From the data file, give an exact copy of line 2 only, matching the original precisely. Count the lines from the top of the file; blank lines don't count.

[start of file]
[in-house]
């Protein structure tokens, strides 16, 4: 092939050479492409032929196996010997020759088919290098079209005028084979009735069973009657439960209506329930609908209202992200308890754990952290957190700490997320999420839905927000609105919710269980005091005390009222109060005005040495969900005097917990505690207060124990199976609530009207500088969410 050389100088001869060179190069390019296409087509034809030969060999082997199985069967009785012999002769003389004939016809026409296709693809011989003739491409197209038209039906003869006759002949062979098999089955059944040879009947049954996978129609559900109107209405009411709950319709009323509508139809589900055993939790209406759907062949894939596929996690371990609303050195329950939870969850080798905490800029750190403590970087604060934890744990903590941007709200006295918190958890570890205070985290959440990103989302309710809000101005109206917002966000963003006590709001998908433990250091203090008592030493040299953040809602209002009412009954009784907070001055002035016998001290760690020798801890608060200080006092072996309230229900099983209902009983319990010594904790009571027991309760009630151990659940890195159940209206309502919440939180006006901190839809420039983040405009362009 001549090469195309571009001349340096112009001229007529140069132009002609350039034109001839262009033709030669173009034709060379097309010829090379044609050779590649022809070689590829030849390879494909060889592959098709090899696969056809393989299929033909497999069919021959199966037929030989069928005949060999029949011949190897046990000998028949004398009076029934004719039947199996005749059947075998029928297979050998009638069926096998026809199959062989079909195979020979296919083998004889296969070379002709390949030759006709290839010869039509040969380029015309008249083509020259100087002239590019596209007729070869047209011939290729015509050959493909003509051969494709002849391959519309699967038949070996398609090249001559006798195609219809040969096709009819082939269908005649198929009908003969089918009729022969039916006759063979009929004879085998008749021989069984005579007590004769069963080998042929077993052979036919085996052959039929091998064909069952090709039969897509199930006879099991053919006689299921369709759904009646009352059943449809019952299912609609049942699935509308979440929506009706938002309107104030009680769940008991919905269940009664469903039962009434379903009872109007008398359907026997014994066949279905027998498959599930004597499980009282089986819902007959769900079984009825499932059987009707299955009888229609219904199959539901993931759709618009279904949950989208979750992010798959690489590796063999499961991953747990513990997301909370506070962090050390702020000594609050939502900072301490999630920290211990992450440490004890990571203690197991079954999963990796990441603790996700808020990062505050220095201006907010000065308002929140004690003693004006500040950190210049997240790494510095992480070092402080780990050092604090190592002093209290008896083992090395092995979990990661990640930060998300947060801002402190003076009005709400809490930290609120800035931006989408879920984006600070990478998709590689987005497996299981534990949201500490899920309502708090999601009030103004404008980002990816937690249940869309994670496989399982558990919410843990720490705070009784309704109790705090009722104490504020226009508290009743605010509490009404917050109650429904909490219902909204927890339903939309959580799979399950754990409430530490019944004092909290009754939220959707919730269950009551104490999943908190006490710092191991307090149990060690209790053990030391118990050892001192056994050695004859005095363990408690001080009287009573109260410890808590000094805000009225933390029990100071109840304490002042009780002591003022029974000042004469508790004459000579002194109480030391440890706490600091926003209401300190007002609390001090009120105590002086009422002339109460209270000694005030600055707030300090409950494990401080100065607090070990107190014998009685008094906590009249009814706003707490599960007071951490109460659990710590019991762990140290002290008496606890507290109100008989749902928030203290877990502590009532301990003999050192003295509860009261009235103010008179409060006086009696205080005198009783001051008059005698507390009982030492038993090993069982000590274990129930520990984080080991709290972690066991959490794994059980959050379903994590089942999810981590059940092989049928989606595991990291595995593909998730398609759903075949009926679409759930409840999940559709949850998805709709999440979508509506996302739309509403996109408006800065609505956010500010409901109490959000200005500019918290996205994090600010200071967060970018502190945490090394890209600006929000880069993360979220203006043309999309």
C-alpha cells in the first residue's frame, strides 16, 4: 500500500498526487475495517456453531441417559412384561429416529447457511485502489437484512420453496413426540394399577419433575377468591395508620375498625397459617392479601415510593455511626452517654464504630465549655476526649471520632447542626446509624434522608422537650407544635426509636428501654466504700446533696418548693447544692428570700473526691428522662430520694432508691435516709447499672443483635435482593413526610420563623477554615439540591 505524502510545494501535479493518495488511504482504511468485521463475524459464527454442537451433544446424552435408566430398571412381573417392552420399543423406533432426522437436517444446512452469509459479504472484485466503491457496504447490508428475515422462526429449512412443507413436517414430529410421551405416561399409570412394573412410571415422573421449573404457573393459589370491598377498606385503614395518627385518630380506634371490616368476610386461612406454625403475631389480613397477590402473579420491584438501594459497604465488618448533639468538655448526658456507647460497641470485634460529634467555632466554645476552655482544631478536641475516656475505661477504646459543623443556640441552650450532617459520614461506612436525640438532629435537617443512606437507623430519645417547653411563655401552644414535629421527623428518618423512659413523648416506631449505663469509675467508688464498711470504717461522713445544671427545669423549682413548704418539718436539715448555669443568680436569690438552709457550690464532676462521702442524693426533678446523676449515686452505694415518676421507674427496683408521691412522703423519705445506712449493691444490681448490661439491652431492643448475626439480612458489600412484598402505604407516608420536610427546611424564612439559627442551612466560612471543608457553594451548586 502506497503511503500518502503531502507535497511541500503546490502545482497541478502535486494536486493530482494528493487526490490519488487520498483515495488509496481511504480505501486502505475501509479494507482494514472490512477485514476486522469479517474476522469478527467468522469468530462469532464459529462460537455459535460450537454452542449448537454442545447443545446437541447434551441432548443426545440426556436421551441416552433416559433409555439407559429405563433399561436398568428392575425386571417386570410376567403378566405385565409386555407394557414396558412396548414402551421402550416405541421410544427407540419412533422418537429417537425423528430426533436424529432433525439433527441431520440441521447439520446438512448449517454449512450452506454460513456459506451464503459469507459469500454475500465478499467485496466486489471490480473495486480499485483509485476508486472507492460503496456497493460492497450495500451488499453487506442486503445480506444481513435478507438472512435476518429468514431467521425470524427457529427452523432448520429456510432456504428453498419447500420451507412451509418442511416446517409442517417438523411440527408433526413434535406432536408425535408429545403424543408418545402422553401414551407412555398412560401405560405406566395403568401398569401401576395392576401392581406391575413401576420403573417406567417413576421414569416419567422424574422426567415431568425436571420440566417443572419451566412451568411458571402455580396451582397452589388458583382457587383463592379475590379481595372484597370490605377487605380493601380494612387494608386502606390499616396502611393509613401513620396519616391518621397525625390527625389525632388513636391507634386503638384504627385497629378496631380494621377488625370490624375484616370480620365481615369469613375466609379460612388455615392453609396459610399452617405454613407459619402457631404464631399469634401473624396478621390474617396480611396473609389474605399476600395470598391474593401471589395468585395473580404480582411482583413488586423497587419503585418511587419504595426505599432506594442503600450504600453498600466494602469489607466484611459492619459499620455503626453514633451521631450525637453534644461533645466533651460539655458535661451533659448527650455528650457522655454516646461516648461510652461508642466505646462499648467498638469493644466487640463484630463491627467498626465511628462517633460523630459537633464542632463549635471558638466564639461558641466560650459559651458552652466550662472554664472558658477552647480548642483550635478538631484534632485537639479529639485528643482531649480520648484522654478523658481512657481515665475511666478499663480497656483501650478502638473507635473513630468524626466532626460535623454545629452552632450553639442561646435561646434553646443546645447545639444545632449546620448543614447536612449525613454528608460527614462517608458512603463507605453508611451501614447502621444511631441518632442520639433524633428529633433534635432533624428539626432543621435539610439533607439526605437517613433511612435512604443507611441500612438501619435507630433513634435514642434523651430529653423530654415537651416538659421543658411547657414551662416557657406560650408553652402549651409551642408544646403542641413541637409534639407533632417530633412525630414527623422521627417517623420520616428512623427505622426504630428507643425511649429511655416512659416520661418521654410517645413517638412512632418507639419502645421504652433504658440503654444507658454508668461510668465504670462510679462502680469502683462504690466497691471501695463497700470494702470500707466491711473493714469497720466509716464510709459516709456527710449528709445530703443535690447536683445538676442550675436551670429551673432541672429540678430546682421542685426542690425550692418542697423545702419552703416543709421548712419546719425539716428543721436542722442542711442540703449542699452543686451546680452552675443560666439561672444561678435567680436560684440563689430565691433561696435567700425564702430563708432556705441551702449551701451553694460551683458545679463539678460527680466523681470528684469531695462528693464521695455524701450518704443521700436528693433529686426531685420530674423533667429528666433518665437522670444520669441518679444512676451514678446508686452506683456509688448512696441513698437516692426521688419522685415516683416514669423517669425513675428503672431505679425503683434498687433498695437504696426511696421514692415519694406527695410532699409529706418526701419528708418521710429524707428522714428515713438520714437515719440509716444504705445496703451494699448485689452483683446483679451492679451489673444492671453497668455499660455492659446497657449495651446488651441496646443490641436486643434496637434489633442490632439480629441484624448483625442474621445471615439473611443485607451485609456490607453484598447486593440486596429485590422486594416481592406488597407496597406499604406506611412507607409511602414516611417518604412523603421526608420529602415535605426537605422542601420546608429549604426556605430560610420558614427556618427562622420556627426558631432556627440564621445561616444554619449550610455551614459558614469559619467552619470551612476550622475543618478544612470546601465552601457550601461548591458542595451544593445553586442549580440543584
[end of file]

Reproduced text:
């Protein structure tokens, strides 16, 4: 092939050479492409032929196996010997020759088919290098079209005028084979009735069973009657439960209506329930609908209202992200308890754990952290957190700490997320999420839905927000609105919710269980005091005390009222109060005005040495969900005097917990505690207060124990199976609530009207500088969410 050389100088001869060179190069390019296409087509034809030969060999082997199985069967009785012999002769003389004939016809026409296709693809011989003739491409197209038209039906003869006759002949062979098999089955059944040879009947049954996978129609559900109107209405009411709950319709009323509508139809589900055993939790209406759907062949894939596929996690371990609303050195329950939870969850080798905490800029750190403590970087604060934890744990903590941007709200006295918190958890570890205070985290959440990103989302309710809000101005109206917002966000963003006590709001998908433990250091203090008592030493040299953040809602209002009412009954009784907070001055002035016998001290760690020798801890608060200080006092072996309230229900099983209902009983319990010594904790009571027991309760009630151990659940890195159940209206309502919440939180006006901190839809420039983040405009362009 001549090469195309571009001349340096112009001229007529140069132009002609350039034109001839262009033709030669173009034709060379097309010829090379044609050779590649022809070689590829030849390879494909060889592959098709090899696969056809393989299929033909497999069919021959199966037929030989069928005949060999029949011949190897046990000998028949004398009076029934004719039947199996005749059947075998029928297979050998009638069926096998026809199959062989079909195979020979296919083998004889296969070379002709390949030759006709290839010869039509040969380029015309008249083509020259100087002239590019596209007729070869047209011939290729015509050959493909003509051969494709002849391959519309699967038949070996398609090249001559006798195609219809040969096709009819082939269908005649198929009908003969089918009729022969039916006759063979009929004879085998008749021989069984005579007590004769069963080998042929077993052979036919085996052959039929091998064909069952090709039969897509199930006879099991053919006689299921369709759904009646009352059943449809019952299912609609049942699935509308979440929506009706938002309107104030009680769940008991919905269940009664469903039962009434379903009872109007008398359907026997014994066949279905027998498959599930004597499980009282089986819902007959769900079984009825499932059987009707299955009888229609219904199959539901993931759709618009279904949950989208979750992010798959690489590796063999499961991953747990513990997301909370506070962090050390702020000594609050939502900072301490999630920290211990992450440490004890990571203690197991079954999963990796990441603790996700808020990062505050220095201006907010000065308002929140004690003693004006500040950190210049997240790494510095992480070092402080780990050092604090190592002093209290008896083992090395092995979990990661990640930060998300947060801002402190003076009005709400809490930290609120800035931006989408879920984006600070990478998709590689987005497996299981534990949201500490899920309502708090999601009030103004404008980002990816937690249940869309994670496989399982558990919410843990720490705070009784309704109790705090009722104490504020226009508290009743605010509490009404917050109650429904909490219902909204927890339903939309959580799979399950754990409430530490019944004092909290009754939220959707919730269950009551104490999943908190006490710092191991307090149990060690209790053990030391118990050892001192056994050695004859005095363990408690001080009287009573109260410890808590000094805000009225933390029990100071109840304490002042009780002591003022029974000042004469508790004459000579002194109480030391440890706490600091926003209401300190007002609390001090009120105590002086009422002339109460209270000694005030600055707030300090409950494990401080100065607090070990107190014998009685008094906590009249009814706003707490599960007071951490109460659990710590019991762990140290002290008496606890507290109100008989749902928030203290877990502590009532301990003999050192003295509860009261009235103010008179409060006086009696205080005198009783001051008059005698507390009982030492038993090993069982000590274990129930520990984080080991709290972690066991959490794994059980959050379903994590089942999810981590059940092989049928989606595991990291595995593909998730398609759903075949009926679409759930409840999940559709949850998805709709999440979508509506996302739309509403996109408006800065609505956010500010409901109490959000200005500019918290996205994090600010200071967060970018502190945490090394890209600006929000880069993360979220203006043309999309």